Home email server setup - stuck

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# 1  
Old 08-28-2013
Home email server setup - stuck


Firstly, I am using Debian 7.1, updated (as of today), I installed postfix, sasl, and dovecot. I have read through various online tutorials and quick installation guides, videos etc. And, ventured into the actual text of postfix, sasl and dovecot.

Everything is installed and "appears" to be running. I can start and stop the services.

I have three questions:

1.) How can I troubleshoot the email process? In other words, how can I determine where the error is that is preventing me from sending and receiving email? Any tips would be greatly appreciated.

2.) I currently have a dynamic IP. I believe that might be a problem, with sending email? I just want to have a server for my personal (and family) can have email address served from home server. Nothing major - but even the simplest setups seem to be major =( Should I just get a static IP? Or, is there a good solution with dynamic IP address?

3.) How can I stop spam relaying from my home server? I haven't got it setup where it is working, but I assume, soon enough, spammers would find it, and relay their junk from my email server =( Any tips to where I can dodge that before it occurs?

Thanks again.

# 2  
Old 08-28-2013
Usually dynamic IP rarely change. When it does, simply tell your domain provider your new IP.
# 3  
Old 08-29-2013
How did you make this server (more precise: MTA) known to its peers? The most common way is to add a "MX" ("mail exchange") record into the DNS zone. I suppose you haven't built your own DNS domain too, have you?

I hope this helps.

# 4  
Old 08-29-2013
I setup ddclient to automatically update my IP - it checks it every five minutes.

It appears that my ISP changes my IP for me almost daily (once per day). I don't know why it does that - my computer is always online. But, it gets changed every night around 1 am.

As to the second question. I don't really know how it's set up. MTA = mail transfer agent? I thought that's what Postfix was? The server is not setup as a domain, e. g. the hostname is not the domain name.

I have not setup a dns server, would that help? If so, I can try it. I didn't know if I needed to set that up as well.

---------- Post updated at 08:49 AM ---------- Previous update was at 05:12 AM ----------

at a minimum, this is a problem I am working through...chug chug, little train that could =)

Transcript of session follows.

 Out: 220 littlebeak ESMTP Postfix (Debian/GNU)
 In:  EHLO mail-ea0-f182.google.com
 Out: 250-littlebeak
 Out: 250-SIZE 10240000
 Out: 250-VRFY
 Out: 250-ETRN
 Out: 250-STARTTLS
 Out: 250-8BITMIME
 Out: 250 DSN
 Out: 454 4.7.0 TLS not available due to local problem
 In:  QUIT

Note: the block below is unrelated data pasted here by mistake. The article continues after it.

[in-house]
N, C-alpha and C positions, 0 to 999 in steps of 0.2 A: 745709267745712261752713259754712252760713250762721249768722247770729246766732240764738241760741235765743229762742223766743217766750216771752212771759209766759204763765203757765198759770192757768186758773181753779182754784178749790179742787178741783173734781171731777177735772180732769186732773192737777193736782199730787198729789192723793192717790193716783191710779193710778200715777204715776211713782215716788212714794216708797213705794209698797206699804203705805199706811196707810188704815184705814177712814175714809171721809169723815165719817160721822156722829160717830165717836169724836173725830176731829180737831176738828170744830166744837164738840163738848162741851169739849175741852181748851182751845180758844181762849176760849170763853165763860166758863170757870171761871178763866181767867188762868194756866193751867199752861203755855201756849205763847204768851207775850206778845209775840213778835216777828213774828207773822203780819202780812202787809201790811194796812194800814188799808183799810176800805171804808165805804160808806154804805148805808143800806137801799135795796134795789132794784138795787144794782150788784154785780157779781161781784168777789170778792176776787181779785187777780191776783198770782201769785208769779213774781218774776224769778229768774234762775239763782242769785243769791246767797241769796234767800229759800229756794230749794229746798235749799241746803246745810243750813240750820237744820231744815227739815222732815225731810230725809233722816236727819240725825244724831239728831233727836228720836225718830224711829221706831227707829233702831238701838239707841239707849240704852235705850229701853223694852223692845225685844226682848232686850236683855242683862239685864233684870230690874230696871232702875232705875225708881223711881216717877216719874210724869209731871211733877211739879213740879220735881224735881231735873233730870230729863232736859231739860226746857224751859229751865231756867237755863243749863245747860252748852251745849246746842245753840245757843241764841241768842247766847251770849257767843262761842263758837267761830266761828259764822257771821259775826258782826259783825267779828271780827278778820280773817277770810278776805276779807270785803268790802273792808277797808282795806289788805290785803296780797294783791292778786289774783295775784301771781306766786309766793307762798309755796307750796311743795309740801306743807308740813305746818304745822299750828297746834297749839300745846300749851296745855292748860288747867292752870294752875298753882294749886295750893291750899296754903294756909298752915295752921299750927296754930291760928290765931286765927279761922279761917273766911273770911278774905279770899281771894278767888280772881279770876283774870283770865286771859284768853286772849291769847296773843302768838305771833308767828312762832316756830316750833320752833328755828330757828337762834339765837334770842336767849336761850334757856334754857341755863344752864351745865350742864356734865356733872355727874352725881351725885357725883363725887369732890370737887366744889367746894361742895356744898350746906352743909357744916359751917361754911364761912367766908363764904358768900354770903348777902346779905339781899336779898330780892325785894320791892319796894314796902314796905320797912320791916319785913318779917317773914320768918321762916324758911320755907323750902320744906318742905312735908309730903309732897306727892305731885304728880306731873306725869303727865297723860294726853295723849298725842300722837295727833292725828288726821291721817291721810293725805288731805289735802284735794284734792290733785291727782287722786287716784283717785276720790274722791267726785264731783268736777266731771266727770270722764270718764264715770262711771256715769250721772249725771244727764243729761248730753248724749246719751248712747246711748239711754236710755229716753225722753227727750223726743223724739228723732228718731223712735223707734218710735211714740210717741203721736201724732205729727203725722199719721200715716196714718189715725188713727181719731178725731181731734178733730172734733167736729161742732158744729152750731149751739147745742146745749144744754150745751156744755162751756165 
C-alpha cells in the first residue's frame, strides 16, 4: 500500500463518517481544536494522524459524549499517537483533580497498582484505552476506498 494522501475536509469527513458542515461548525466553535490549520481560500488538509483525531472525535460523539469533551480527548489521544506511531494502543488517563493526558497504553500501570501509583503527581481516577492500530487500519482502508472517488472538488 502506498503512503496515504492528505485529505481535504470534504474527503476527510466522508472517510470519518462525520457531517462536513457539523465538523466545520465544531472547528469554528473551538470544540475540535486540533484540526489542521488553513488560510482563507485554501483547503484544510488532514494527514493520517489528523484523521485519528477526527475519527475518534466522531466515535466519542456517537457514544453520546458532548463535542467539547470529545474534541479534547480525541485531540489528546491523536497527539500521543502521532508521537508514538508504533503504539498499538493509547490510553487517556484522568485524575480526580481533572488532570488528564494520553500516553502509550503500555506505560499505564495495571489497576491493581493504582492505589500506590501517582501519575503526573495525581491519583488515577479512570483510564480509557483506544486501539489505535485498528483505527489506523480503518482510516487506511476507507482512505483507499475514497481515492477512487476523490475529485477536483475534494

Out: 221 2.0.0 Bye

Moderator's Comments:
Mod Comment edit by bakunin: please use CODE-tags for output like this. Thank you.

Last edited by bakunin; 08-29-2013 at 07:02 PM..
# 5  
Old 08-29-2013
Originally Posted by jalisco
As to the second question. I don't really know how it's set up. MTA = mail transfer agent? I thought that's what Postfix was? The server is not setup as a domain, e. g. the hostname is not the domain name.
Yes, postfix is one MTA (sendmail would be another, etc.). If you send mail your client sends it to your own MTA. This picks it up and transfers it to another MTA, this one maybe to yet another one, etc., finally the last MTA stores it and - upon request of the client of the recipient - sends it to the recipients client. Now, the next to last MTA in this chain has to know somehow that it has to transfer the mail to the last MTA for this to work. Therefore you have to make your system with postfix installed known to the MTA of your ISP (or whoever runs the next-to-last MTA, from which you get your mails) so that your MTA is being delivered the mails adressed to you(r domain).

Originally Posted by jalisco
I have not setup a dns server, would that help? If so, I can try it. I didn't know if I needed to set that up as well.
Usually it works like this: you run "your.domain.com" and you have many systems in it. Your users have mail adresses "user@your.domain.com", but in fact they sit on "system1.your.domain.com", "system2.your.domain.com", etc.. This is done by setting up an MTA system like you did, say "mta.your.system.com" and then create a MX record, which states "mta.your.system.com" to be the mail exchange of "your.domain.com" and defining the all users there somehow (typically something like LDAP is used for this).

If you want to set up your own domain you would need a (at least one) static IP address first and then still would have to make your domain known. This means getting your (primary) DNS server (the one responsible for your domain) to be recognized at the ISPs DNS. They would probably hold "domain.com" and would now "delegate" the responsibility for "your.domain.com" to you.

I know, this all doesn't help you immediately, but i thought it would be a good idea to show the general ideas and concepts behind the mail (and DNS) system.

I hope this helps.

# 6  
Old 08-30-2013
thanks for the tip on the code tags, will do that in the future.

Thanks for the information.

I think I have that all setup with my isp. I have mx record setup there. I have a dynamic IP, which is automatically updated with ddclient.

I have read that dynamic IPs are not often relayed, as an anti-spamming policy by many, if I understood that correctly. So, I don't know if my server will work long term.

I think my problem is local. When I send an email to my domain, it appears from the returned email, that the email actually made it there, before being rejected by the domain - for the same reason mentioned above, local error. will work on it some more today =)
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